The University of Alberta in Edmonton, Canada indicates in a statement that it fired the head of the campus sexual assault center who had signed onto an open letter denying Hamas-led terrorists raped women during their devastating October 7 onslaught in southern Israel.
Samantha Pearson signed the letter, titled “Stand with Palestine: Call on Political Leaders to End Their Complicity in Genocide,” which slammed center-left New Democratic Party leader Jagmeet Singh for repeating “the unverified accusation that Palestinians were guilty of sexual violence,” among other critiques of the lawmaker on the issue.
The letter was authored by Susan Kim, a city councilor in Victoria, and Sarah Jama, a member of Ontario’s provincial parliament who was booted from the NDP over remarks only three days after the October 7 massacre calling Israel an “apartheid” state while ignoring Hamas’s atrocities.
In a letter posted to X, the University of Alberta says “the recent improper and unauthorized use of the name of the [university]’s Sexual Assault Centre in endorsing an open letter has raised understandable concerns from members of our community and the public.”
“Effective immediately, the director of the centre is no longer employed by the university, the letter reads. A new interim director was appointed to head the campus sexual assault center, the university says.
“I want to be clear that the former employee’s personal views and opinions do not in any way represent those of the University of Alberta,” writes university president Bill Flanagan. “The University of Alberta stands firmly and unequivocally against discrimination and hatred on the basis of religion, race, ethnicity, national origin, and other protected categories. We recognize the historical and ongoing harms of antisemitism and commit to doing all we can as a university to advance a world free of prejudice and discrimination.”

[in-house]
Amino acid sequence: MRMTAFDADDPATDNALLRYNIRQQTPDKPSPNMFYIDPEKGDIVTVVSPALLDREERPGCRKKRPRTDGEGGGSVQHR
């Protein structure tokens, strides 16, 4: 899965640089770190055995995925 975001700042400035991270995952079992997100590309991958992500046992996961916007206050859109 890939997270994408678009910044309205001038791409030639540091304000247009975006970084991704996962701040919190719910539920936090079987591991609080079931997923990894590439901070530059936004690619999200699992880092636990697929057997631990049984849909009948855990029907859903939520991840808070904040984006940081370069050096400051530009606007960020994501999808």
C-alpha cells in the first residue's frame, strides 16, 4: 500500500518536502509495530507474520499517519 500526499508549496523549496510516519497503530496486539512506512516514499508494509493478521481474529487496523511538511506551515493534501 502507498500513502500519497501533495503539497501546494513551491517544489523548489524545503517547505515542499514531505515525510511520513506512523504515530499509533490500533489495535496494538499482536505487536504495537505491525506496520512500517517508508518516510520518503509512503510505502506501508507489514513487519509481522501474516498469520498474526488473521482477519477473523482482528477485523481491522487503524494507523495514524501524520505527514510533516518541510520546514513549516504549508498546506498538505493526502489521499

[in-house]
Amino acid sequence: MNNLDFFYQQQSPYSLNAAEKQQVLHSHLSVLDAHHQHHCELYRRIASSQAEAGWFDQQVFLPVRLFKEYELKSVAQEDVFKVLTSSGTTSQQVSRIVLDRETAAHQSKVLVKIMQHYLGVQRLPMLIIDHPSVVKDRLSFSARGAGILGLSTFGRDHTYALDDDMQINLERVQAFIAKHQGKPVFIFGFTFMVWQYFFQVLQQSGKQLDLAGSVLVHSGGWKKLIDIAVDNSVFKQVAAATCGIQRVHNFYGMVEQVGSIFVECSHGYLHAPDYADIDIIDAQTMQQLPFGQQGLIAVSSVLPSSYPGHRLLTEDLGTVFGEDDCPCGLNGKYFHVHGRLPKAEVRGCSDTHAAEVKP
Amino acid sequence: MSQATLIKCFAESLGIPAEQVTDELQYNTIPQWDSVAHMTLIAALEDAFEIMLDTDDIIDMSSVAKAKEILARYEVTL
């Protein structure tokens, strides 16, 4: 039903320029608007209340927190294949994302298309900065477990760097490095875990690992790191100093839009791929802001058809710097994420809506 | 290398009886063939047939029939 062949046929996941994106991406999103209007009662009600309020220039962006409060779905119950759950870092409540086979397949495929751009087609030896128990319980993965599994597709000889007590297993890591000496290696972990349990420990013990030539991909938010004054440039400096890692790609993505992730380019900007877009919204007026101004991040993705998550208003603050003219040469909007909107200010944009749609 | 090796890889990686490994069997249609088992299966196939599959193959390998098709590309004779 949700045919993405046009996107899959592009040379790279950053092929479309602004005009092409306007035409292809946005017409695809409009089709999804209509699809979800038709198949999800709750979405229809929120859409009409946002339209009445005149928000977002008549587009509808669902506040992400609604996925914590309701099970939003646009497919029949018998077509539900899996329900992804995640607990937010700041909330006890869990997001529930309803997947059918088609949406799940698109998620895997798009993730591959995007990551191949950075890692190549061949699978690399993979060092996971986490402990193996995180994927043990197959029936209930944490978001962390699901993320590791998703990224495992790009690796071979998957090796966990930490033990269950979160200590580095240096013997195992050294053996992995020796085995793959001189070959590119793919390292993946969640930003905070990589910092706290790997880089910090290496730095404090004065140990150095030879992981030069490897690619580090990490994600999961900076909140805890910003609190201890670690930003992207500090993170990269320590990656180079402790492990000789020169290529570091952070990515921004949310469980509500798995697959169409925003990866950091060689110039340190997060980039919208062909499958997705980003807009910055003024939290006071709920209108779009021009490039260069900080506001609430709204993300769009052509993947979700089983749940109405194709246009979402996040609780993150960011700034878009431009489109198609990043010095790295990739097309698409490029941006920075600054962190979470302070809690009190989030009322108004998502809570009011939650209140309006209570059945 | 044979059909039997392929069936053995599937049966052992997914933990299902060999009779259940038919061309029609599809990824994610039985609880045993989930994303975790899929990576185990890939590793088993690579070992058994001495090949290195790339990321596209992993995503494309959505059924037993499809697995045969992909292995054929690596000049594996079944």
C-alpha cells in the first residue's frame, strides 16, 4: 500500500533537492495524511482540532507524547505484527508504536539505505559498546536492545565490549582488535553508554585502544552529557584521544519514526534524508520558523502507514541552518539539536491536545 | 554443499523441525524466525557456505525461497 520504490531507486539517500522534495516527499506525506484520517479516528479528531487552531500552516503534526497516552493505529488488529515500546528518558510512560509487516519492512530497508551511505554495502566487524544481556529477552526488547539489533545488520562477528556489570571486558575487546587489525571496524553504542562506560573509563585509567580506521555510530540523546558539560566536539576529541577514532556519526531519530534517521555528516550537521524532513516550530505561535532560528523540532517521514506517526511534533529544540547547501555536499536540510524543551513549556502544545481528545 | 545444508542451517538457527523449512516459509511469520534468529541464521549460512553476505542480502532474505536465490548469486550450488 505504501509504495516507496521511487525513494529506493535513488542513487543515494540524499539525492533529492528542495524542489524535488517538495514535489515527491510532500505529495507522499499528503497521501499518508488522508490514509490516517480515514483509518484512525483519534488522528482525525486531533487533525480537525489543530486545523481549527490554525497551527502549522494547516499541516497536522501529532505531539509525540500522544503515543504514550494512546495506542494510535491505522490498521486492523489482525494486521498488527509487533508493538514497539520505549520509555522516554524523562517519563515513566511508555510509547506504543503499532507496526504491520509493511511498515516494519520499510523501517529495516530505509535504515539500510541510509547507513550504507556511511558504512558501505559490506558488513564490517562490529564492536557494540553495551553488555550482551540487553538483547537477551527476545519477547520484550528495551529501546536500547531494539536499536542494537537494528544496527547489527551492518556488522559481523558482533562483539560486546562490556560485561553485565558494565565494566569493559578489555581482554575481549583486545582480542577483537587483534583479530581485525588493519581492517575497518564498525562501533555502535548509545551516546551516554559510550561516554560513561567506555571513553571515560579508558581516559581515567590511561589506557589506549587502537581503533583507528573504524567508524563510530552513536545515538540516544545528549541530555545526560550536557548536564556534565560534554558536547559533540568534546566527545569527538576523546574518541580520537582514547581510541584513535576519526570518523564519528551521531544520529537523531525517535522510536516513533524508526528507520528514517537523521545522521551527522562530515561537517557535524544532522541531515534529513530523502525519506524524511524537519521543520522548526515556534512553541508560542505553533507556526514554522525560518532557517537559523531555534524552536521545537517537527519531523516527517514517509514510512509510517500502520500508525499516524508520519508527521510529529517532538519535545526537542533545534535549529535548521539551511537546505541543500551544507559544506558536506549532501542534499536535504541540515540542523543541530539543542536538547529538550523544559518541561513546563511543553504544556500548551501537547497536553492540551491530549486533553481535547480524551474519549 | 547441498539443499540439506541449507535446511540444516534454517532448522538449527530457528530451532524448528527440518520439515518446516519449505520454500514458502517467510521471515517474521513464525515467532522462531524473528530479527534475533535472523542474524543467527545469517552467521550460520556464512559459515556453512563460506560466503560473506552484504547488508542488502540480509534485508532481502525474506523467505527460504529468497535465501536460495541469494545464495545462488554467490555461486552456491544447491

Flanagan says the event has been “profoundly hurtful and may have compromised the trust of individuals in our community” and also negatively impacted the critical nature of the assault center’s work.
“On behalf of the university, I apologize for the hurt and distress this issue has caused members of our community and beyond,” he says.
Israeli police have begun building several sexual assault cases against terrorists, citing eyewitnesses, video evidence, testimony from terrorists and photographs of victims’ bodies that all point toward such offenses.
The police confirmed a Times of Israel investigation that found physical evidence of sexual assault was broadly not collected from October 7 victims, amid the still ongoing need to identify bodies and complications posed by an active warzone.